After being ordained, Fr. Timar returned to Geneva and taught other young men who believed they wanted to be priests. Between that position and his time at St. Mary’s of Sycamore, he was the pastor of a parish in Rhode Island and then spent about five months of time on sabbatical at the University of Notre Dame. “It was for priests that were in transit – going from one to job to another,” Fr. Timar says. “They need time to get updated. You don’t have a lot of time when you’re a pastor. You’re busy. So sabbaticals, I only got one – that one. That was after thirty-two years of being a priest.” Then, in 1990, Fr. Timar arrived at St. Mary’s, but not originally as a pastor. For five months, he was simply a priest, which he calls, “The best thing.” Eventually though, Fr. Timar did become the pastor of St. Mary’s, and tried to meet the needs of the local community for over two decades.
“Go beyond your individual life, your own family, your own neighborhood, or your own school. Go beyond that to other people and reach out to others.”
During that time, he worked to instill the principles of Christianity into his congregation. “I just love scripture,” he says smiling. “You take stories from the Bible and you try to apply them to ordinary life. It’s Jesus talking, or God talking to one of the prophets in the Old Testament, and how does that apply now to my life.” Fr. Timar remembers one specific occasion where a kindergartner raised a poignant question. “He asked, ‘What’s He doing up there?’ I thought he was talking about the servers, that they might have been behaving badly, so I turned around, and I didn’t see anything, and then I realize he’s pointing at the cross. Would you believe He’s up there because He wants to be?” Fr. Timar replied to the student. “Now I don’t know if he understood the whole thing, but I learned as much from those kids as they did from me. You need to let them talk to you.”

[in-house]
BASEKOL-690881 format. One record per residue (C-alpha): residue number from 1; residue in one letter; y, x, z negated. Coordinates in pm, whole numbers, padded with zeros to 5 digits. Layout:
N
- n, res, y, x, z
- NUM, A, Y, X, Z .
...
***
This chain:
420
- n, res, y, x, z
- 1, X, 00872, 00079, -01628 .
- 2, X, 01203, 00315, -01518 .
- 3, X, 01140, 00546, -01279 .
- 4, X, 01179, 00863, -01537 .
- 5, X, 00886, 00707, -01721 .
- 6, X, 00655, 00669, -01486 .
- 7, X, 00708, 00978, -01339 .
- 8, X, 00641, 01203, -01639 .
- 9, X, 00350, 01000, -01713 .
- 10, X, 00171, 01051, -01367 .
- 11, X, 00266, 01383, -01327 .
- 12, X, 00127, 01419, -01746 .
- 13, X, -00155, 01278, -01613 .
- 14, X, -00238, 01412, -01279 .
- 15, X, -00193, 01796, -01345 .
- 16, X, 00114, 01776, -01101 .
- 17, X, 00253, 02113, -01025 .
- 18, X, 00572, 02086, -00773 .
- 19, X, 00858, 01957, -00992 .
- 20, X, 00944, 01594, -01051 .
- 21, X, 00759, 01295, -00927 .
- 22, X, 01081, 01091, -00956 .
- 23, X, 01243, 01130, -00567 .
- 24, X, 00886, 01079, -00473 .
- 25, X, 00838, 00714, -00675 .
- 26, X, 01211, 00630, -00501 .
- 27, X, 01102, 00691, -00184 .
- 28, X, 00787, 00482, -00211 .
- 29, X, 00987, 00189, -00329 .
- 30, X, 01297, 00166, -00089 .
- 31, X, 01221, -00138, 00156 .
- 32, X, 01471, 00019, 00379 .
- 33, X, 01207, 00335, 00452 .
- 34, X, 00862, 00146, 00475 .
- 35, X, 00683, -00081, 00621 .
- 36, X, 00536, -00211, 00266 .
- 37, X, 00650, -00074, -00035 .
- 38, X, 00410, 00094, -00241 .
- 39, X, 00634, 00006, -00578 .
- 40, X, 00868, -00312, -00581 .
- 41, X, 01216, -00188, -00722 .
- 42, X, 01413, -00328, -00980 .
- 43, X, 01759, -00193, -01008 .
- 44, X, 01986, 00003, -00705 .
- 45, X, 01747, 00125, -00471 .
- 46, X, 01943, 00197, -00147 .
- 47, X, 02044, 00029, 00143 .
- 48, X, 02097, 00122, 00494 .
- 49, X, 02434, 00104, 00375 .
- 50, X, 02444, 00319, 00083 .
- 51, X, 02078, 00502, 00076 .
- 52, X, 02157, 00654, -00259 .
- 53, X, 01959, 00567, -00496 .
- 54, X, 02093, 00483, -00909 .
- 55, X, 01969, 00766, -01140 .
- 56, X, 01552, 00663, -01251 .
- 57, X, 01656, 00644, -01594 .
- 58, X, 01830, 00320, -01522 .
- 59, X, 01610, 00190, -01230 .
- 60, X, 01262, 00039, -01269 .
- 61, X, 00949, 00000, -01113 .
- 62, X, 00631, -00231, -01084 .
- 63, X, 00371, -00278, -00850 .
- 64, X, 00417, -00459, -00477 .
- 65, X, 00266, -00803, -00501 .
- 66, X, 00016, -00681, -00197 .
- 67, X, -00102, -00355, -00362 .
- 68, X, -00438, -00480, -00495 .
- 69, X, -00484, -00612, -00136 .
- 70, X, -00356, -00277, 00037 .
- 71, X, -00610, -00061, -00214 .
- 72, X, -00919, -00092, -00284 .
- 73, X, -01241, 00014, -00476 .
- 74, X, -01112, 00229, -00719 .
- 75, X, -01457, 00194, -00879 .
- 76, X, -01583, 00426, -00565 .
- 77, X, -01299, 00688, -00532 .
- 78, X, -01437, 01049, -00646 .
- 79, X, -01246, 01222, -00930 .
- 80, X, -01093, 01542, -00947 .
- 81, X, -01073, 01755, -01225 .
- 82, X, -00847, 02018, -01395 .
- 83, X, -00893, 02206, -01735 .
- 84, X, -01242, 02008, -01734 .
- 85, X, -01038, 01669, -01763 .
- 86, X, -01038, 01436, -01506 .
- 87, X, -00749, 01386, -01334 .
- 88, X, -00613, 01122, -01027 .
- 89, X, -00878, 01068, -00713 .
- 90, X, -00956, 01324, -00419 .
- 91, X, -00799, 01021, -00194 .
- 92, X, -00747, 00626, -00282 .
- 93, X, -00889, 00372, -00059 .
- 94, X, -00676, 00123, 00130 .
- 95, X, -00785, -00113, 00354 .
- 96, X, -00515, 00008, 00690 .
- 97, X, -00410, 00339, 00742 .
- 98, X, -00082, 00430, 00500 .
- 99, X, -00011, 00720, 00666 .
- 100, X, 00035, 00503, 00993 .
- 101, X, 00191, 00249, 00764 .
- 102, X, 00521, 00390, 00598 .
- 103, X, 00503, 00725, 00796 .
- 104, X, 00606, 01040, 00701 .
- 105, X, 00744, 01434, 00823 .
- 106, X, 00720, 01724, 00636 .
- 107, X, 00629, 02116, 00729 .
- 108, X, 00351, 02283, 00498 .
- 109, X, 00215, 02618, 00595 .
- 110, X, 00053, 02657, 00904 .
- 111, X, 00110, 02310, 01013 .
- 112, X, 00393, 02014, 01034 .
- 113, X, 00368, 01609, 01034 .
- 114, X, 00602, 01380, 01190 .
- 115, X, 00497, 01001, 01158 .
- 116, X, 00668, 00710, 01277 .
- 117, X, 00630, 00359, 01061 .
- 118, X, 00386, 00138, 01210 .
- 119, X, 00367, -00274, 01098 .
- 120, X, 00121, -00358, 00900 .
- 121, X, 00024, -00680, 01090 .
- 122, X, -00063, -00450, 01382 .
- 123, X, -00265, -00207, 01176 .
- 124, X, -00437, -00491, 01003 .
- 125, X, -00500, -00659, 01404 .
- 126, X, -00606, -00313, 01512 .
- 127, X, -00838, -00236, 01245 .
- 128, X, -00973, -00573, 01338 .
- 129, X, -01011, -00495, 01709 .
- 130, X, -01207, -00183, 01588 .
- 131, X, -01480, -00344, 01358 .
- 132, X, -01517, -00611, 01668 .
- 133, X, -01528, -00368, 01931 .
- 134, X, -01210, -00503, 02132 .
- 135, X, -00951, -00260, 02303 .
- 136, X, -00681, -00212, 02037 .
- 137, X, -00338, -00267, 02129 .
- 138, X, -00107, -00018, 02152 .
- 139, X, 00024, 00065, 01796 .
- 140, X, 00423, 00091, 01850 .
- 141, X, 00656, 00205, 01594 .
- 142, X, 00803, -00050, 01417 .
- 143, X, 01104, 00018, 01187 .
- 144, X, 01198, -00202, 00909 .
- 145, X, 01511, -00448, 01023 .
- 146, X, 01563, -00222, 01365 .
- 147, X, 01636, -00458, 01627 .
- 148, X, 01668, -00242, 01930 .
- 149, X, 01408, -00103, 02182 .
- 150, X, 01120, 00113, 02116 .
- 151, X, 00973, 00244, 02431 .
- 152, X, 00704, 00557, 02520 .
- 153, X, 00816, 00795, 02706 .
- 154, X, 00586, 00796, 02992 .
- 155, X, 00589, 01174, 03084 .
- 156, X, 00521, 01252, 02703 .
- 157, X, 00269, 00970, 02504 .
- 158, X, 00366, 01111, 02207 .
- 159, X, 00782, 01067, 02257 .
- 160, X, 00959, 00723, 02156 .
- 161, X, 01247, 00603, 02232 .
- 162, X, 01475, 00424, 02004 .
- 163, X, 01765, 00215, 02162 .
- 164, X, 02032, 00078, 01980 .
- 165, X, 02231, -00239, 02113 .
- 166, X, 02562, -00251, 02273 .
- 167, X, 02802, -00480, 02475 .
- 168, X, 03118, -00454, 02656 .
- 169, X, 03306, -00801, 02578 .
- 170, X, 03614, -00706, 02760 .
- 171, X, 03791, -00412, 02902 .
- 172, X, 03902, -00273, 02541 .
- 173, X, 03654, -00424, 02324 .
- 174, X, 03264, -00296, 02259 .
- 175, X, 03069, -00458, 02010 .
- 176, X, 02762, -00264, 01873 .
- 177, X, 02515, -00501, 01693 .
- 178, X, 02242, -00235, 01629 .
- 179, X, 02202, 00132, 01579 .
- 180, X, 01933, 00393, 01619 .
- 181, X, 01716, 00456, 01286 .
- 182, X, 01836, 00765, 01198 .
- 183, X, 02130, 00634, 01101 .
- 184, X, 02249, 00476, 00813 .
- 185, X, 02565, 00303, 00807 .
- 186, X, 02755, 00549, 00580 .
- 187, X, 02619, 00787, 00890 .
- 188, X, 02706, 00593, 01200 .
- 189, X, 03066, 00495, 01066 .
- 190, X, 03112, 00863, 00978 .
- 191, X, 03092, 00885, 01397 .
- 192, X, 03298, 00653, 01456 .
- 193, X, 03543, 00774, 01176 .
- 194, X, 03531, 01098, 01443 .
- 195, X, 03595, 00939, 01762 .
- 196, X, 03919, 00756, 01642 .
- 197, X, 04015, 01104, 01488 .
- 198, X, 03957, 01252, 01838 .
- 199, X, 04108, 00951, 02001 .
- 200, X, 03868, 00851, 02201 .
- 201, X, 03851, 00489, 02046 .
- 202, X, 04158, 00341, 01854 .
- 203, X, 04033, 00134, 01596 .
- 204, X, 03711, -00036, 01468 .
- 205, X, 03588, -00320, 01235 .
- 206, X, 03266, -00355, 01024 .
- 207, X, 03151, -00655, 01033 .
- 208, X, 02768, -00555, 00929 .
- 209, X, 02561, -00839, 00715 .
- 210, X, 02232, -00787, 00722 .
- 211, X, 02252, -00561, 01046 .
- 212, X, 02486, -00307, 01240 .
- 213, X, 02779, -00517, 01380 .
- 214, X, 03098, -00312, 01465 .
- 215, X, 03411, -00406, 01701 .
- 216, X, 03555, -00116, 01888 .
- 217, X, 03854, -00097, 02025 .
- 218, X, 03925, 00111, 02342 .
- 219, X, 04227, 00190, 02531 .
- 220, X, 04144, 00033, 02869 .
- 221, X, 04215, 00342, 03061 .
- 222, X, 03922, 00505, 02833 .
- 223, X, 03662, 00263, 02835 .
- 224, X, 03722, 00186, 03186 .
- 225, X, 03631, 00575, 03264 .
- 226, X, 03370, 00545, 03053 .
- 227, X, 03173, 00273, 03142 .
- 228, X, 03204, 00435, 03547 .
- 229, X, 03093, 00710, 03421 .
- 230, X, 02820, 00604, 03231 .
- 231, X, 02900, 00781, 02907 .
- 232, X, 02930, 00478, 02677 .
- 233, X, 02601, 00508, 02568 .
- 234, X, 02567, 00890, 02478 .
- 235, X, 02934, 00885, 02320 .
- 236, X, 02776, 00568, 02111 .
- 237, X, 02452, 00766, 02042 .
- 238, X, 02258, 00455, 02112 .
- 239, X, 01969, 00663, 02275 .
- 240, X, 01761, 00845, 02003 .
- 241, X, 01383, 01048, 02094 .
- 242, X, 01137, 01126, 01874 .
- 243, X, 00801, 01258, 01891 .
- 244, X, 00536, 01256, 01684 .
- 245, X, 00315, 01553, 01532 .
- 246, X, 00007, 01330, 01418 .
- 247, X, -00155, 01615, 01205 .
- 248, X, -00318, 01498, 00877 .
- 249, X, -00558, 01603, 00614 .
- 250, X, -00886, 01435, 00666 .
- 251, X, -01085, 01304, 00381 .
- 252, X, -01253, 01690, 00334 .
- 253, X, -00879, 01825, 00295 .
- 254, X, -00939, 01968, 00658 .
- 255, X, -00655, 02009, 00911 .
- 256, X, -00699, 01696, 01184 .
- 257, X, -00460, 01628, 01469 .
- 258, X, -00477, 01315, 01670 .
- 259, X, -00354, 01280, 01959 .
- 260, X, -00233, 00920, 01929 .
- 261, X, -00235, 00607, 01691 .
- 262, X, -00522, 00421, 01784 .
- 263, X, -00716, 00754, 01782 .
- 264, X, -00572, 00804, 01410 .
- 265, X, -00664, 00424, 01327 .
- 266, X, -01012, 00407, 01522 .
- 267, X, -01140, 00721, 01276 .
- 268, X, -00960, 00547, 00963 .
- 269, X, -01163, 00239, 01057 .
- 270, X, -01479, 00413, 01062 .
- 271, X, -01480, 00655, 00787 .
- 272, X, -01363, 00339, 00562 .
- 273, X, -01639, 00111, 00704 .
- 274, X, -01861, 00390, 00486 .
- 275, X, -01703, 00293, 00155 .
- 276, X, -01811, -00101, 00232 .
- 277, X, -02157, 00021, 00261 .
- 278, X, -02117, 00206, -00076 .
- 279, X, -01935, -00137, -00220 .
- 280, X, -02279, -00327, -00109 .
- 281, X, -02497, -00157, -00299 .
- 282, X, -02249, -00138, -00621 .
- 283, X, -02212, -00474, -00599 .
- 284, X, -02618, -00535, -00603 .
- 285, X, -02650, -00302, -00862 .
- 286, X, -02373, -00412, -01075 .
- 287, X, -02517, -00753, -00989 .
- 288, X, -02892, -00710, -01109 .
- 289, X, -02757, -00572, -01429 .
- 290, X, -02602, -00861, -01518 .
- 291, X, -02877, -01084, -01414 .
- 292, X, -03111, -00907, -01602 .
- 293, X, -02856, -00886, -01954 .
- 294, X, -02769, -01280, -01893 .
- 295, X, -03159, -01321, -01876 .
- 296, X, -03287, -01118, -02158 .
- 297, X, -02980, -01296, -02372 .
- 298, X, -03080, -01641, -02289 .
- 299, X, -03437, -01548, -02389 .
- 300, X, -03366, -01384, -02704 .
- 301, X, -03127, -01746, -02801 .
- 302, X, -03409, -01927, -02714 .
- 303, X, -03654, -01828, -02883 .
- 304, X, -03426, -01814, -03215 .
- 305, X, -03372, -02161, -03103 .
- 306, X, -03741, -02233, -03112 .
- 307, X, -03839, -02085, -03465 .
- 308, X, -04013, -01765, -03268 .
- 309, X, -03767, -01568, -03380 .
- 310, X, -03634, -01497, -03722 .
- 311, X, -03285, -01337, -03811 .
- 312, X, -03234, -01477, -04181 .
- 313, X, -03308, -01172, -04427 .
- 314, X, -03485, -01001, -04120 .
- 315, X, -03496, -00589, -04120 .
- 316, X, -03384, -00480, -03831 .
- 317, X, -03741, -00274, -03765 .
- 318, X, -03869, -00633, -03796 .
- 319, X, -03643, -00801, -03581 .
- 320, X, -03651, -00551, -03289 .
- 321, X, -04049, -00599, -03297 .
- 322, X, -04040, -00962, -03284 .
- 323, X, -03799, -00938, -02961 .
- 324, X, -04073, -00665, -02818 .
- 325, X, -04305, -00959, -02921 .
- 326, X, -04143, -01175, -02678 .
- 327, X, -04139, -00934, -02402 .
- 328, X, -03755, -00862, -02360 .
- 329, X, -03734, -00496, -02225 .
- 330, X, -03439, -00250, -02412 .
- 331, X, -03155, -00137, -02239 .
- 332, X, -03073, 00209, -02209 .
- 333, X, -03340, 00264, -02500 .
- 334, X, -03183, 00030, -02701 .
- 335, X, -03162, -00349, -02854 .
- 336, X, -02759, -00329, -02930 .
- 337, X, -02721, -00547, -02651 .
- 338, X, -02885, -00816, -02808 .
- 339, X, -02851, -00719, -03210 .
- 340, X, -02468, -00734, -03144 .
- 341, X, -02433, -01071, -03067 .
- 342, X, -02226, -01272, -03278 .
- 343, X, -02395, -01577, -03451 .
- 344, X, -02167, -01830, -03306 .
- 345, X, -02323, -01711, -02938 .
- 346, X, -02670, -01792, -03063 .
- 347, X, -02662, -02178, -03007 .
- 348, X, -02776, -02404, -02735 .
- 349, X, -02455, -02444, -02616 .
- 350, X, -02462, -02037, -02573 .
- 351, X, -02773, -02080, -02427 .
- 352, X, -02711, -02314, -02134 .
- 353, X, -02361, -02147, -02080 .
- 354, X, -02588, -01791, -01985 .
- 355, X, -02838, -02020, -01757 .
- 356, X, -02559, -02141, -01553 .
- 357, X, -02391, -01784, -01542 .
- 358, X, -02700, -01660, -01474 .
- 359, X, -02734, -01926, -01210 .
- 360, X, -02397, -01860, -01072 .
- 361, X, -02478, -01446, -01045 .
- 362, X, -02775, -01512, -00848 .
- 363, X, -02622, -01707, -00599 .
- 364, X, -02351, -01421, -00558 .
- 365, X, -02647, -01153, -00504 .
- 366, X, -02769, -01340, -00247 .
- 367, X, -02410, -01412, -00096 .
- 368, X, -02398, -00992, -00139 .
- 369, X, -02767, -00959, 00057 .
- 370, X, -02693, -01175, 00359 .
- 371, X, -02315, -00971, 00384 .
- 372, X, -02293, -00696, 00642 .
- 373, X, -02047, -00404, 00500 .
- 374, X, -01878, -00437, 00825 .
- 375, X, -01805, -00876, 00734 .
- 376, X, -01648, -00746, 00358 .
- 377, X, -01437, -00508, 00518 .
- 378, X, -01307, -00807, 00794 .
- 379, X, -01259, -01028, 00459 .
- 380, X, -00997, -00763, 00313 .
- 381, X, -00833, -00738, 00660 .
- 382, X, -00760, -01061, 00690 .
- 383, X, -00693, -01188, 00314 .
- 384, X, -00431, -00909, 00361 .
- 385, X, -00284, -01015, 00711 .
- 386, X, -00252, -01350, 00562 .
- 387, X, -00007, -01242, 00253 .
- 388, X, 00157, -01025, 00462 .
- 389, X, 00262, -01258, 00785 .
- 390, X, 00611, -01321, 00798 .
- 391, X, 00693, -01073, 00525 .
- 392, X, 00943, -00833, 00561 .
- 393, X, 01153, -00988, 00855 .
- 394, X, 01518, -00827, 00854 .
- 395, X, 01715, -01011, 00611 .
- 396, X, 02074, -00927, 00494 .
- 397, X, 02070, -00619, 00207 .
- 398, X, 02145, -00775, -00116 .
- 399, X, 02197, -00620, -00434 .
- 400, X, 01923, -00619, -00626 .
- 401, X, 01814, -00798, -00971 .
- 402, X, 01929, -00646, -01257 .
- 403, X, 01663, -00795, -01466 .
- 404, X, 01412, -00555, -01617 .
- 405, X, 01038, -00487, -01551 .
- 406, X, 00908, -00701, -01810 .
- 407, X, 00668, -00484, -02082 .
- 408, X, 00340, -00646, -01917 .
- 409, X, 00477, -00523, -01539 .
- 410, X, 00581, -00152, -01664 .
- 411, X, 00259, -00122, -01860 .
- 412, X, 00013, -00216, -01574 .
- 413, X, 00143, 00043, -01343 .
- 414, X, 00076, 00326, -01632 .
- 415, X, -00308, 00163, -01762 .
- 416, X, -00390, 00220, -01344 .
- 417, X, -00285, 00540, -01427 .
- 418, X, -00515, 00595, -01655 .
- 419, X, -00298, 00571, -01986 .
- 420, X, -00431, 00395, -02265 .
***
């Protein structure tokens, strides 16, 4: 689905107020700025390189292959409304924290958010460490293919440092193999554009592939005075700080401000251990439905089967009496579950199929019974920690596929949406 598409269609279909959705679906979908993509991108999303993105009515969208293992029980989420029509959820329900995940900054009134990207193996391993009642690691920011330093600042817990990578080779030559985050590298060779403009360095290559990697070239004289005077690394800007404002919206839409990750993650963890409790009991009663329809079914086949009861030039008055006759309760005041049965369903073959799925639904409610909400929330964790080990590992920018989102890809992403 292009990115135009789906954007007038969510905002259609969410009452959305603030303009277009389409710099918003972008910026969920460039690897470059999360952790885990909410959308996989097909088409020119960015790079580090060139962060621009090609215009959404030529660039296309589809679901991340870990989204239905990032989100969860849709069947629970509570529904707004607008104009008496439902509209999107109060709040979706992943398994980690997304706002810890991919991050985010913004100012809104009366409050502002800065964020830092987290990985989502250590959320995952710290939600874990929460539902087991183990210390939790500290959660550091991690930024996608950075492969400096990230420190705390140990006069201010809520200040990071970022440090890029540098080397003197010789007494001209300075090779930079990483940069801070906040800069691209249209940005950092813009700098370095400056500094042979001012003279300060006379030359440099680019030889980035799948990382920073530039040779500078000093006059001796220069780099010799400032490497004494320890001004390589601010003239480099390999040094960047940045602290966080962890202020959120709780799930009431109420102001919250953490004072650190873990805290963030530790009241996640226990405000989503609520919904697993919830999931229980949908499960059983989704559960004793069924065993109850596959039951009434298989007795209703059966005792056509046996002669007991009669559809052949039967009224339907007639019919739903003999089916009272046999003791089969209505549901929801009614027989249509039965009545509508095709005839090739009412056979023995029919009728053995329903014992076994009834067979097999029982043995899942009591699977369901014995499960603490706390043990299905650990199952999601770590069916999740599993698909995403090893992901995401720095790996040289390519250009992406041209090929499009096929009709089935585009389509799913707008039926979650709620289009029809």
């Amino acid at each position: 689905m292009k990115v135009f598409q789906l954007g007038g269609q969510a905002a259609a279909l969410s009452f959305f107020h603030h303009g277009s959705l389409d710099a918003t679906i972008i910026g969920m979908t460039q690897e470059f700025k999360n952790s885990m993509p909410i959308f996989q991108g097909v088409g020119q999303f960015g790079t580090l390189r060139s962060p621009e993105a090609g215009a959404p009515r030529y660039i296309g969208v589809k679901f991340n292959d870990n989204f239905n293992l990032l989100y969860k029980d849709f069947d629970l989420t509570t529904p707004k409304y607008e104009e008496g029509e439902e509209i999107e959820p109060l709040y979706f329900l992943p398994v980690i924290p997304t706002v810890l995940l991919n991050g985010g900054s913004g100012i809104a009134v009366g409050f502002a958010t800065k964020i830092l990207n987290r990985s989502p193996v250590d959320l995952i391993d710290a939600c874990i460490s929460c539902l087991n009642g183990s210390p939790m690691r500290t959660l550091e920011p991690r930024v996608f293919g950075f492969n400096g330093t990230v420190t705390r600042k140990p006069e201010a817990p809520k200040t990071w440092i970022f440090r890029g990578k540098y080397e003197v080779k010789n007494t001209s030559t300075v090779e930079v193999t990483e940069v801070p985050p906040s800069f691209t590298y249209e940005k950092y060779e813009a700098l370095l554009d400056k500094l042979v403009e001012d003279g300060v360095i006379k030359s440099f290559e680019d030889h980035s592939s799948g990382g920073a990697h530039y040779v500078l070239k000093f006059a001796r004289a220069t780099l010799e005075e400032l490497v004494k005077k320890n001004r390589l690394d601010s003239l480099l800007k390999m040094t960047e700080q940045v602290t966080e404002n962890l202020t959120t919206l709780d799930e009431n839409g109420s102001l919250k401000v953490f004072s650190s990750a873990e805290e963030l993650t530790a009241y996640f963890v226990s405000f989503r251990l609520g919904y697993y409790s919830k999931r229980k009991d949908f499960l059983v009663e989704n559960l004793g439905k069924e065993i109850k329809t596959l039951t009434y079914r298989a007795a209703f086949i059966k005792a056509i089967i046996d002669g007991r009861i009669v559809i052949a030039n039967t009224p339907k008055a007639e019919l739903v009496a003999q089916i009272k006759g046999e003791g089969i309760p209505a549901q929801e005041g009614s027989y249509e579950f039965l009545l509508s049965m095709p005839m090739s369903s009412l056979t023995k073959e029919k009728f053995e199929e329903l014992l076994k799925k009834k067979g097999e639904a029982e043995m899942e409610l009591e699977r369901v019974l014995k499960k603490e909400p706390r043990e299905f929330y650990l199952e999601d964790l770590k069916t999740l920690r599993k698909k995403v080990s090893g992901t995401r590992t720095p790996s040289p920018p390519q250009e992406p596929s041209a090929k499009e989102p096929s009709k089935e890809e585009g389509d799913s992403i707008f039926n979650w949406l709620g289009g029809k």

Today, Fr. Timar lives in a community of fellow priests and missionaries and continues to spend his time in service by traveling the country and filling in for other pastors when necessary—activities Fr. Timar humbly refers to as “priest stuff.” As the meal begins to wind down, fellow diners step toward the door but also take the time to come and shake hands with their old friend and former pastor. “It’s always been about how to fit into the community,” Fr. Timar says. “What we’re suppose to do in our lives as Christians is we’re supposed to image Christ. Someone should be able to look at you and see Christ in you,” he says rising from his chair while waving to more friends as they pass out the door.
Moving beyond the safety of home and family is never easy, just as letting go of those who have helped us in times of need will always leave bitter-sweet memories, but the call to help others has always been at the core of Fr. Timar’s beliefs, and before leaving the table he shares a piece of advice that epitomizes his life and aspirations.
“Go beyond your individual life, your own family, your own neighborhood, or your own school. Go beyond that to other people and reach out to others. “And be respectful. Forgiving I think is the best word of all. Be compassionate to everyone. People need you, and So we should not be selective. “Love your neighbor” means everyone, no exceptions. And that’s the way it should be.”
This article is published with permission from InVironments. It originally appeared in the Sept/Oct 2015 DeKalb County Edition of InVironments magazine.